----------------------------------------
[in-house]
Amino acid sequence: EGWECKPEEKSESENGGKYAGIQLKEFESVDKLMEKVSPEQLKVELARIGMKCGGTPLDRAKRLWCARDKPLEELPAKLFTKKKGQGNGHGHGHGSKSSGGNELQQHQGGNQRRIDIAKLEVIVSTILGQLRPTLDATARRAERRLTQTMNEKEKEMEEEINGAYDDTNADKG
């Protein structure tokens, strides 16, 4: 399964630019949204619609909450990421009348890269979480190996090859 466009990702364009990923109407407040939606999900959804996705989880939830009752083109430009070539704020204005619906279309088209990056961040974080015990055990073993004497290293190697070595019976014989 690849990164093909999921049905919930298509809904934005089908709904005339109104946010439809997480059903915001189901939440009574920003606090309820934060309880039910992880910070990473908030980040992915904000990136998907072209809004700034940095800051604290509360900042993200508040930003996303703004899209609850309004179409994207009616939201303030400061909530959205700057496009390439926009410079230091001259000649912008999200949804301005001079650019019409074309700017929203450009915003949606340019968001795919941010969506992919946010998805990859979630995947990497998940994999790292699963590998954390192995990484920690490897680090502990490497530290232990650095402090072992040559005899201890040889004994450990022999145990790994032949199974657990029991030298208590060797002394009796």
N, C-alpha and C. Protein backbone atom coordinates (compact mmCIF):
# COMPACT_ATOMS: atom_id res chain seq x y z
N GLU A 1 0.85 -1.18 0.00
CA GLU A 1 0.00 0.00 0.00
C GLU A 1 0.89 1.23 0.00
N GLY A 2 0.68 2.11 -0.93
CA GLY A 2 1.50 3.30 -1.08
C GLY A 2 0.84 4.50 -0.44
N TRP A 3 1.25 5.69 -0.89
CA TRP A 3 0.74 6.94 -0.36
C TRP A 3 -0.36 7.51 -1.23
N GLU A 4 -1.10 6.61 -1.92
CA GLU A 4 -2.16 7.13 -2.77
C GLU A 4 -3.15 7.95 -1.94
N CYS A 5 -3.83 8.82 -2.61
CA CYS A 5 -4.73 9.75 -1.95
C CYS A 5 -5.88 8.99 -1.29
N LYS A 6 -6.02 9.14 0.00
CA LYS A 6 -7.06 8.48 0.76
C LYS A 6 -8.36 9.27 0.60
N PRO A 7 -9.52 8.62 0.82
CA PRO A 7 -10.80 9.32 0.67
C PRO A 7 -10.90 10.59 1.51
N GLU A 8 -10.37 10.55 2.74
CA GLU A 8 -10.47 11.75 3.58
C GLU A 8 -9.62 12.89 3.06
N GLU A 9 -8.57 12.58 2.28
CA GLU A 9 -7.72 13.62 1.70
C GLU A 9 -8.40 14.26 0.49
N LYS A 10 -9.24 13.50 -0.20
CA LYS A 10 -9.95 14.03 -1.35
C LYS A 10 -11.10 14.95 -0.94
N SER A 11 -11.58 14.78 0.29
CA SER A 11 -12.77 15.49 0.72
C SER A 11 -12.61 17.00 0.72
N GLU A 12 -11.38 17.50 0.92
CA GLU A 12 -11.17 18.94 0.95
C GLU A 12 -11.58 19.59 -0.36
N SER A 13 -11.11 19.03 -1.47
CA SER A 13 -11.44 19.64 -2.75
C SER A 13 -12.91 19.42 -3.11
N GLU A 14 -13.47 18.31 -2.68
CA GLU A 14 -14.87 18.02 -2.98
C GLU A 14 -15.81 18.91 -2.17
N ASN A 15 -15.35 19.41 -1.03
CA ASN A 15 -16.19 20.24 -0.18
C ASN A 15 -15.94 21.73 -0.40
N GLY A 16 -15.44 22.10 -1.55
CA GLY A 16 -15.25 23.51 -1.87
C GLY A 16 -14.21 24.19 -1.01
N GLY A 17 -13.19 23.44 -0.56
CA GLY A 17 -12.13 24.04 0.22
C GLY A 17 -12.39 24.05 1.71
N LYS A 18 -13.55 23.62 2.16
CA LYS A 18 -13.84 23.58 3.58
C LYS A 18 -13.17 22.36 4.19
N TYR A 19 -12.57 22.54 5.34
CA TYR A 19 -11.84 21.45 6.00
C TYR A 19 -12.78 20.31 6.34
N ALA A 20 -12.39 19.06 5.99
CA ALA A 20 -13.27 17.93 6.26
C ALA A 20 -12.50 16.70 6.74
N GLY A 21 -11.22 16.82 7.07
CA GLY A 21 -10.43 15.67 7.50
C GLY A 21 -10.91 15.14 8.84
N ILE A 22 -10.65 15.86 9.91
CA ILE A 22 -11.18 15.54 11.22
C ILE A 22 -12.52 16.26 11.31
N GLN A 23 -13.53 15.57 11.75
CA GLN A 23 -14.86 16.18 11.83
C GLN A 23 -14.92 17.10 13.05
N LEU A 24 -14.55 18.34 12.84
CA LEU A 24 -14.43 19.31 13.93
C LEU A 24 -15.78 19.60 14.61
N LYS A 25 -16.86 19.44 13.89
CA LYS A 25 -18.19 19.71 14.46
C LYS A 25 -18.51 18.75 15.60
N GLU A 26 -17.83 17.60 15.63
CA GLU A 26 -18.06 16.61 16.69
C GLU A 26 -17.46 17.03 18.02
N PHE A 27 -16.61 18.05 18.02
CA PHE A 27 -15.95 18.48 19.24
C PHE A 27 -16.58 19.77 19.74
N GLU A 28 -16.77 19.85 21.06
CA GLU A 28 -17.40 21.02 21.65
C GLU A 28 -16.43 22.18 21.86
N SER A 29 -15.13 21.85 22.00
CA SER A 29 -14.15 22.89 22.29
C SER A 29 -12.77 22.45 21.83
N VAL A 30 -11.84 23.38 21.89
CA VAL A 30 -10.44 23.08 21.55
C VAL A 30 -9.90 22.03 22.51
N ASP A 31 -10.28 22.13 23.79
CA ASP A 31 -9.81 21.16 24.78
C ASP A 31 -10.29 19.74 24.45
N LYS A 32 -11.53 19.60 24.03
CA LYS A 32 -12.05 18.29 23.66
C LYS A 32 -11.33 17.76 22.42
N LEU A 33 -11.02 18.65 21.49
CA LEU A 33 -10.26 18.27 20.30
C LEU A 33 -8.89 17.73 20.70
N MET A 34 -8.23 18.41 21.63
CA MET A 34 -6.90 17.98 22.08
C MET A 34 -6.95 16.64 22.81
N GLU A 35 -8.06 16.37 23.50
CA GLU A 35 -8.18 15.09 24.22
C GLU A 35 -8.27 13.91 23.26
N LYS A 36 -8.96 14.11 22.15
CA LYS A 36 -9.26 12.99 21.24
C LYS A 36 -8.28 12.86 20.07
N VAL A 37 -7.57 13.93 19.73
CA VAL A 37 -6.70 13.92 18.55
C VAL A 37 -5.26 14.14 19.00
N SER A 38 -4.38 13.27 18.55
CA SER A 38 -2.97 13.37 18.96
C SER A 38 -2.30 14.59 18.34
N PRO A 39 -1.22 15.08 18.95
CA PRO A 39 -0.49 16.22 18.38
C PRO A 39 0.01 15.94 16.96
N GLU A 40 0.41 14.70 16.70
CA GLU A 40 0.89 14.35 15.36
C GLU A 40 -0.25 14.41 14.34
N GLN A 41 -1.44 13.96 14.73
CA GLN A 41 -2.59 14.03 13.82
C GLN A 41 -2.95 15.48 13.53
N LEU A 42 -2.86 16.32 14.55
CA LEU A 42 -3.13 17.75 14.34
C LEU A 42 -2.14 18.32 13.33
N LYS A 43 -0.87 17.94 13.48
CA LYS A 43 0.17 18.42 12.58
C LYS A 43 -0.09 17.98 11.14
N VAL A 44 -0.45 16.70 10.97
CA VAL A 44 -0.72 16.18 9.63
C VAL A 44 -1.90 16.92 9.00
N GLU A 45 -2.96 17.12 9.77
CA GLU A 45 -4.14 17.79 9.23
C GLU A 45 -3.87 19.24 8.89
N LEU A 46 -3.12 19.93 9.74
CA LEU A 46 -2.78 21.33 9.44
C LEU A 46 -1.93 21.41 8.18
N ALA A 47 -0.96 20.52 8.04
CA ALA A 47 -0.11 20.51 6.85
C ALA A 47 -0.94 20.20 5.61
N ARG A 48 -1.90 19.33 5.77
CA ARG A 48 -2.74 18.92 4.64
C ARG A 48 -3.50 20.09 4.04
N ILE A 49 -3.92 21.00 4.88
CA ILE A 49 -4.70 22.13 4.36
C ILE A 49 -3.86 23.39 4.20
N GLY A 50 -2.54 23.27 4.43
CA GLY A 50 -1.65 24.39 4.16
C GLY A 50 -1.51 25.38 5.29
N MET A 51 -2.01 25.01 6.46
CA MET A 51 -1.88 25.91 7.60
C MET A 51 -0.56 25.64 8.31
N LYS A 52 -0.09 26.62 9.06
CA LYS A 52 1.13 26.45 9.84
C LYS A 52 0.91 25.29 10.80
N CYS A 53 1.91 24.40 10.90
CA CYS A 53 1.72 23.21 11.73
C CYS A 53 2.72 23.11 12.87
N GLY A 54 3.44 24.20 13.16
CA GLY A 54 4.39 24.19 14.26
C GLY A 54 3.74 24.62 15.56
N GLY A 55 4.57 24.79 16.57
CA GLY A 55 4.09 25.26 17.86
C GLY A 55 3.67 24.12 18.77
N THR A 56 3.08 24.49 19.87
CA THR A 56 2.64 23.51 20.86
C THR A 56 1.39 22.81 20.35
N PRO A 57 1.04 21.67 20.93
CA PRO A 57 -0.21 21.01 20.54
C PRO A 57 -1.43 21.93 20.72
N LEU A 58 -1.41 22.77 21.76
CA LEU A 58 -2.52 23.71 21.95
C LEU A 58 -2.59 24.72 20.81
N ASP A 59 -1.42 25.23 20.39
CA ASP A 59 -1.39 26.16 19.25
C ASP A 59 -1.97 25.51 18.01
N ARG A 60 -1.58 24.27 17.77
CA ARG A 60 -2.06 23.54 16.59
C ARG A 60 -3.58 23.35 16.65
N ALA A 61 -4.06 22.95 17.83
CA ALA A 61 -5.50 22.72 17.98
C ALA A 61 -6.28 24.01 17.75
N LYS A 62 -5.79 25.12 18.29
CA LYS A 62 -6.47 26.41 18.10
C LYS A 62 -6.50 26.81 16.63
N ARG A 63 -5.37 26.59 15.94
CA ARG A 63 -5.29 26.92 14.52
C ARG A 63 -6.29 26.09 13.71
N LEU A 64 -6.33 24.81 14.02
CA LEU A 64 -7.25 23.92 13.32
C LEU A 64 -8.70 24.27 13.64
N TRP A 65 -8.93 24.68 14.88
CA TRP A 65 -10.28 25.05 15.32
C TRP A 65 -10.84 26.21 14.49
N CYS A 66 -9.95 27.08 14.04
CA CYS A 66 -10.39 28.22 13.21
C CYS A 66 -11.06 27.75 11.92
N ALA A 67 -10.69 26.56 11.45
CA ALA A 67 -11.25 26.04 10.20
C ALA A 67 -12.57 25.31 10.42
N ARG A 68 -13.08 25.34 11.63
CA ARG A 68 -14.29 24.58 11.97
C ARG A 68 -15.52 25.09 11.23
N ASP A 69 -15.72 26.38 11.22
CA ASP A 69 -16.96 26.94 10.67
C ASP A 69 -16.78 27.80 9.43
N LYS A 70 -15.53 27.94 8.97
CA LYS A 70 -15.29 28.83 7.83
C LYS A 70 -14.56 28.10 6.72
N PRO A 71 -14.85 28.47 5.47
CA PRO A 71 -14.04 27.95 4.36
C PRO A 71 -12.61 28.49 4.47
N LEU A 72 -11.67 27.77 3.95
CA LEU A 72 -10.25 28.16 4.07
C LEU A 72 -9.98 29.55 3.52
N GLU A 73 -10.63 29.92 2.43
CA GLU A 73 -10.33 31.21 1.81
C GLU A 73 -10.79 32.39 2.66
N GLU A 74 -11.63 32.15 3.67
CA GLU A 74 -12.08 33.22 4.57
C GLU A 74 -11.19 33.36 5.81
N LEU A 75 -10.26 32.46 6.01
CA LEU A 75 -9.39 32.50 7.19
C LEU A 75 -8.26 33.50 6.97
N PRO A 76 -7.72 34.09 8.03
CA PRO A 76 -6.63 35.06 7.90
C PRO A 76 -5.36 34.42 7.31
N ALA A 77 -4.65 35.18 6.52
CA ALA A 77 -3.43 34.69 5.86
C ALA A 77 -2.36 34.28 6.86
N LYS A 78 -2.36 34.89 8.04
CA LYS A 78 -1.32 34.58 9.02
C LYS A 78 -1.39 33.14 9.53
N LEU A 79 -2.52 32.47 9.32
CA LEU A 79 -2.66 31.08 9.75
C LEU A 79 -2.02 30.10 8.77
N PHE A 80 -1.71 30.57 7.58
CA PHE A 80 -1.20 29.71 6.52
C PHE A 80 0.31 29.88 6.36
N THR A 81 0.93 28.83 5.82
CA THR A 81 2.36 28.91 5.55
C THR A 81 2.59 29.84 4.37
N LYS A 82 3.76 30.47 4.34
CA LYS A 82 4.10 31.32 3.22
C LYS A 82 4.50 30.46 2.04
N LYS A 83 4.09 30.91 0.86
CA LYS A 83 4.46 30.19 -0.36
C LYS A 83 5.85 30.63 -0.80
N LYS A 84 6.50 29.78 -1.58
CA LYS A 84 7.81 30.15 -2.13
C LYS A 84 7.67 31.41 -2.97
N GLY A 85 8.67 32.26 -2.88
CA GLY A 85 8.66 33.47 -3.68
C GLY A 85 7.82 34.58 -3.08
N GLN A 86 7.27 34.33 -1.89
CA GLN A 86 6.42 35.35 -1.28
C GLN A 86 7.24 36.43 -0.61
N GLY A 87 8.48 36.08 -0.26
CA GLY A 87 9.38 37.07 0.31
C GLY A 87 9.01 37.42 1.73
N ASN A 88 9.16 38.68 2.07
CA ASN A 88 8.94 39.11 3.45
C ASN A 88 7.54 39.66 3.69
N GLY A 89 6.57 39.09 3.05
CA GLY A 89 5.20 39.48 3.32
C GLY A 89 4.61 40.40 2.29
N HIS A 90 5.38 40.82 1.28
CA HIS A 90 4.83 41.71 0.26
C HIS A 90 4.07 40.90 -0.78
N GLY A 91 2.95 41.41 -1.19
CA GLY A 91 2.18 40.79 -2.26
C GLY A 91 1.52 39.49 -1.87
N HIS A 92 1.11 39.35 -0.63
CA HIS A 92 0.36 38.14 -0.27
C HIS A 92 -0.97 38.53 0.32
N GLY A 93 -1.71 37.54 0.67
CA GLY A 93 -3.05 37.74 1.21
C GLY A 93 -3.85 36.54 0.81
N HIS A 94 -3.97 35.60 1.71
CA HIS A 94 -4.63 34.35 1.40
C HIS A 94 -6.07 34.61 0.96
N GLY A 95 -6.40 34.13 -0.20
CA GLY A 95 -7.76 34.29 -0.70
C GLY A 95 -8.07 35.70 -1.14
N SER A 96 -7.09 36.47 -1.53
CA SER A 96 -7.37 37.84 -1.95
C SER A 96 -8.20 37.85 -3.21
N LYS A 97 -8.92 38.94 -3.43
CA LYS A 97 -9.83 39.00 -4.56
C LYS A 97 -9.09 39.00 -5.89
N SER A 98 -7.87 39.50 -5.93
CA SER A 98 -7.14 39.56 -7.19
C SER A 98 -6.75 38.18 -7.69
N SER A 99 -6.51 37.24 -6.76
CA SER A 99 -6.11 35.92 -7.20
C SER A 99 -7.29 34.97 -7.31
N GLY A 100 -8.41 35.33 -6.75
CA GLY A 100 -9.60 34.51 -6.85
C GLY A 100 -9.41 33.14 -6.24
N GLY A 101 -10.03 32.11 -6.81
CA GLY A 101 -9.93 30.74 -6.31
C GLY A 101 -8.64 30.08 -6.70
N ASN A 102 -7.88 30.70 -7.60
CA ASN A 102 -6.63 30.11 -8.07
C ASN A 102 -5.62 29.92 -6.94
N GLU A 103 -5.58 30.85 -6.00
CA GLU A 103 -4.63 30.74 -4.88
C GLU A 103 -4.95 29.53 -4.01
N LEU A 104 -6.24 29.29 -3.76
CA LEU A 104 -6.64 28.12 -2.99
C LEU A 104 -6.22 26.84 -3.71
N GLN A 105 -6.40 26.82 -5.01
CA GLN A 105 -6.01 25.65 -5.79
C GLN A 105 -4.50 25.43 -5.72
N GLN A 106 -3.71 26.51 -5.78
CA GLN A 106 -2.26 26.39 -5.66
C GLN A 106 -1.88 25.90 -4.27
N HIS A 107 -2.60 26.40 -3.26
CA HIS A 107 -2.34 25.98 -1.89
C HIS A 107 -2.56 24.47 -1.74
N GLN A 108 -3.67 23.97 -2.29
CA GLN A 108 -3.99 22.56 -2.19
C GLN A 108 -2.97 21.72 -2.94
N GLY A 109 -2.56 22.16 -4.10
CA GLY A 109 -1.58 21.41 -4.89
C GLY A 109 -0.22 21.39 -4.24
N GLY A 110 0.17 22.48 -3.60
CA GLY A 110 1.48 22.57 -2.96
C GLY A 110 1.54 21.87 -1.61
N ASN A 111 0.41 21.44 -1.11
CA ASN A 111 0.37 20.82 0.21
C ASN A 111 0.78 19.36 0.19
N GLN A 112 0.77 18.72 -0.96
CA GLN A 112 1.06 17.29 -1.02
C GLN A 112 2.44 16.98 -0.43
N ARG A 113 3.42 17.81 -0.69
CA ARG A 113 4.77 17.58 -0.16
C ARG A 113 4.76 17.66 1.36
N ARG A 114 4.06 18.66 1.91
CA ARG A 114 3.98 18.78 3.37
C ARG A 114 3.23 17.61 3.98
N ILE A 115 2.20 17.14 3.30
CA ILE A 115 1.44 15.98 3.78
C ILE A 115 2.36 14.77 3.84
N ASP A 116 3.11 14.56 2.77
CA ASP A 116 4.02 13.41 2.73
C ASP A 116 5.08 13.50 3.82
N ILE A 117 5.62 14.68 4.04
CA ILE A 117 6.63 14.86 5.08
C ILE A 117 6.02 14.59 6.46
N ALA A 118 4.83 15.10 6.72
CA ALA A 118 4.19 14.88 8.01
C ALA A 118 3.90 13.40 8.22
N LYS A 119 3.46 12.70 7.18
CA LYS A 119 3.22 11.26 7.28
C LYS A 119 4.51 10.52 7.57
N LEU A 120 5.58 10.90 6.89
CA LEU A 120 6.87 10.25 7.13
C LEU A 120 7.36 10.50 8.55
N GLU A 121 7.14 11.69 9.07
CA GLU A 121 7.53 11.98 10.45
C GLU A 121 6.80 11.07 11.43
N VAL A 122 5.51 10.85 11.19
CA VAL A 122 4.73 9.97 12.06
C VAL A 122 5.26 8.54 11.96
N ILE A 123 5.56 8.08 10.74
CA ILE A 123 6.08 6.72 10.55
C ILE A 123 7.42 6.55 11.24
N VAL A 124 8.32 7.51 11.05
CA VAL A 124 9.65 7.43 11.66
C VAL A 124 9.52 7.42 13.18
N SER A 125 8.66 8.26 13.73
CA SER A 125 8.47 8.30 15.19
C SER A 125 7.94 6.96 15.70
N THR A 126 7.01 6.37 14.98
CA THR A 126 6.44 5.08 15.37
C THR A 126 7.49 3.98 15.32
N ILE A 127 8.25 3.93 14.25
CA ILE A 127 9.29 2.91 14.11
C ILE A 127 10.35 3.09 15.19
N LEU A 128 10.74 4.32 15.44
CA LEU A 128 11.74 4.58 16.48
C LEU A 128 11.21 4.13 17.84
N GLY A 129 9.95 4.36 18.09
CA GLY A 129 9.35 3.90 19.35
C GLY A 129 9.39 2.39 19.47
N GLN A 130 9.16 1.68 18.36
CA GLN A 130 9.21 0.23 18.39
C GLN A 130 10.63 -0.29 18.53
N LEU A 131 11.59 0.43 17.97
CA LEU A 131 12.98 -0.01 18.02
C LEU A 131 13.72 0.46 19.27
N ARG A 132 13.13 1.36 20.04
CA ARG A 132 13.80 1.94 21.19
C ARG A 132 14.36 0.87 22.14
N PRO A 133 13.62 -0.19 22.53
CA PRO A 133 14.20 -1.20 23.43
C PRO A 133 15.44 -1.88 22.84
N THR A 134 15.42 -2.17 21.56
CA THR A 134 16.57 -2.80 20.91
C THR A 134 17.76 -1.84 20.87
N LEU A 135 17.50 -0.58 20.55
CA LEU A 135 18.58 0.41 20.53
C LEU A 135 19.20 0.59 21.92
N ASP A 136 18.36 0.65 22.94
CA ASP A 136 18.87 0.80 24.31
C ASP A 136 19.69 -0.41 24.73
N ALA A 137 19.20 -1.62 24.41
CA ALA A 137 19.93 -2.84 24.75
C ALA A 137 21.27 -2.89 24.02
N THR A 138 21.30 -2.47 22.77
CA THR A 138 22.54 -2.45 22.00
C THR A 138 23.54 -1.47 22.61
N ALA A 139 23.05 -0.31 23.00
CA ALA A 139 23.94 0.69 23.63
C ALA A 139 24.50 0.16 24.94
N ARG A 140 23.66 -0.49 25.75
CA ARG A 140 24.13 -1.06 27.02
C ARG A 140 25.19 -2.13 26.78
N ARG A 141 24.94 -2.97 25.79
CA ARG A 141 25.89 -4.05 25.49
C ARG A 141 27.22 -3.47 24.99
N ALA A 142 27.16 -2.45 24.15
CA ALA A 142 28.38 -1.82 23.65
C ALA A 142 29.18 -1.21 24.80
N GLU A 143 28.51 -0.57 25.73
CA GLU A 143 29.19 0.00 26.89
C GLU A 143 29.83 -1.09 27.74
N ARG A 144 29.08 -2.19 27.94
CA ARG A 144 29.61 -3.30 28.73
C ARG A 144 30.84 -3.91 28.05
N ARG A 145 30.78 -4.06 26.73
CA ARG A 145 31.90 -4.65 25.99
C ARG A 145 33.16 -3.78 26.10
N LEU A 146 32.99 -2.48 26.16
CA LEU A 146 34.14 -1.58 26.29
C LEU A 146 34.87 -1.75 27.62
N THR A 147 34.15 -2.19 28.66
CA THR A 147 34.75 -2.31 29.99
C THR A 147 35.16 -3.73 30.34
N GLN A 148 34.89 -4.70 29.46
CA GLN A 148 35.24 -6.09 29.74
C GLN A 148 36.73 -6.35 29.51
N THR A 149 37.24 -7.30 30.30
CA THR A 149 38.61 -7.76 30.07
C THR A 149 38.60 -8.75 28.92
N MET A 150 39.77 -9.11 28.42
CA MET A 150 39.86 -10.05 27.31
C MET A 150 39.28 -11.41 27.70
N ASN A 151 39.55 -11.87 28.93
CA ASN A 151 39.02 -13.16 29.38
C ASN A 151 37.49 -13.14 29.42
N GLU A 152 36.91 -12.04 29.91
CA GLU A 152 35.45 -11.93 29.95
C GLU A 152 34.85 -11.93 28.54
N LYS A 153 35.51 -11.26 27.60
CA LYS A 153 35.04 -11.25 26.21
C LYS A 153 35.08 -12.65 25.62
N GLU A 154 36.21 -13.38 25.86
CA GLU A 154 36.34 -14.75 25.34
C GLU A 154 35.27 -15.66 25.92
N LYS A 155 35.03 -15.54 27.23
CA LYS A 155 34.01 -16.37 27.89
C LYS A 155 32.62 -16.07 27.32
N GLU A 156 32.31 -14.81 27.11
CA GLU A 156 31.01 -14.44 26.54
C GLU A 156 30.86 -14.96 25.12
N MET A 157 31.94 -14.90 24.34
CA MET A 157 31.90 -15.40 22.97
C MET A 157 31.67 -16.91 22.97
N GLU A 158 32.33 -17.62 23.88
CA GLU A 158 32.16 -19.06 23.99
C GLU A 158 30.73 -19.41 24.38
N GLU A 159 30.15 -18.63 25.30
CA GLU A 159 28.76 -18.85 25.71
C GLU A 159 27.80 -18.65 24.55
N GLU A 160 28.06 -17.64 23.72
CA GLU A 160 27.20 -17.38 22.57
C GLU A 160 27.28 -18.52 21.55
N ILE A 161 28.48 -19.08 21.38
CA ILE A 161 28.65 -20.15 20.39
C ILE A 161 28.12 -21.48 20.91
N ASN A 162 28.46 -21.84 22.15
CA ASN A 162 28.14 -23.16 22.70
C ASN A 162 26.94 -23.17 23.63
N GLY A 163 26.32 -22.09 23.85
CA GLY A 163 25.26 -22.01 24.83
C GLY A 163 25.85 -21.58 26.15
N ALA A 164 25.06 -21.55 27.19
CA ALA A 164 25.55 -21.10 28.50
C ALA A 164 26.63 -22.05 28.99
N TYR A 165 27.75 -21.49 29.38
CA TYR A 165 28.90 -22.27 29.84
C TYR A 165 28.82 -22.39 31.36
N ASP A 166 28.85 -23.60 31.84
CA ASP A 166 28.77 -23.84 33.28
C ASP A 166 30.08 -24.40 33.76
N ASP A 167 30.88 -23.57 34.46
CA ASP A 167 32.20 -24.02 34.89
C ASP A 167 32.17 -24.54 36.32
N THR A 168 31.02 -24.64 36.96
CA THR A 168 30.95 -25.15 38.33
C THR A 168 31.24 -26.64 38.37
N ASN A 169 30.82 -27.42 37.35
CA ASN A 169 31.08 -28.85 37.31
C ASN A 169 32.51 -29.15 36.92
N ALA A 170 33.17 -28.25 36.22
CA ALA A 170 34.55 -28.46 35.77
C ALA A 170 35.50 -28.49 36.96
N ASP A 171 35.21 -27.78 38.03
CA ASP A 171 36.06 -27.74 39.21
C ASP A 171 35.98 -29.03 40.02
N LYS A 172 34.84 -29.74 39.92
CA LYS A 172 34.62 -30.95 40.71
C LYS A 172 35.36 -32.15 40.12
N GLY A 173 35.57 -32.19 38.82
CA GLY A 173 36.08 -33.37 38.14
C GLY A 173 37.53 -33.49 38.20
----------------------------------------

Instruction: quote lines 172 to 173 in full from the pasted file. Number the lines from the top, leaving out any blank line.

CA THR A 56 2.64 23.51 20.86
C THR A 56 1.39 22.81 20.35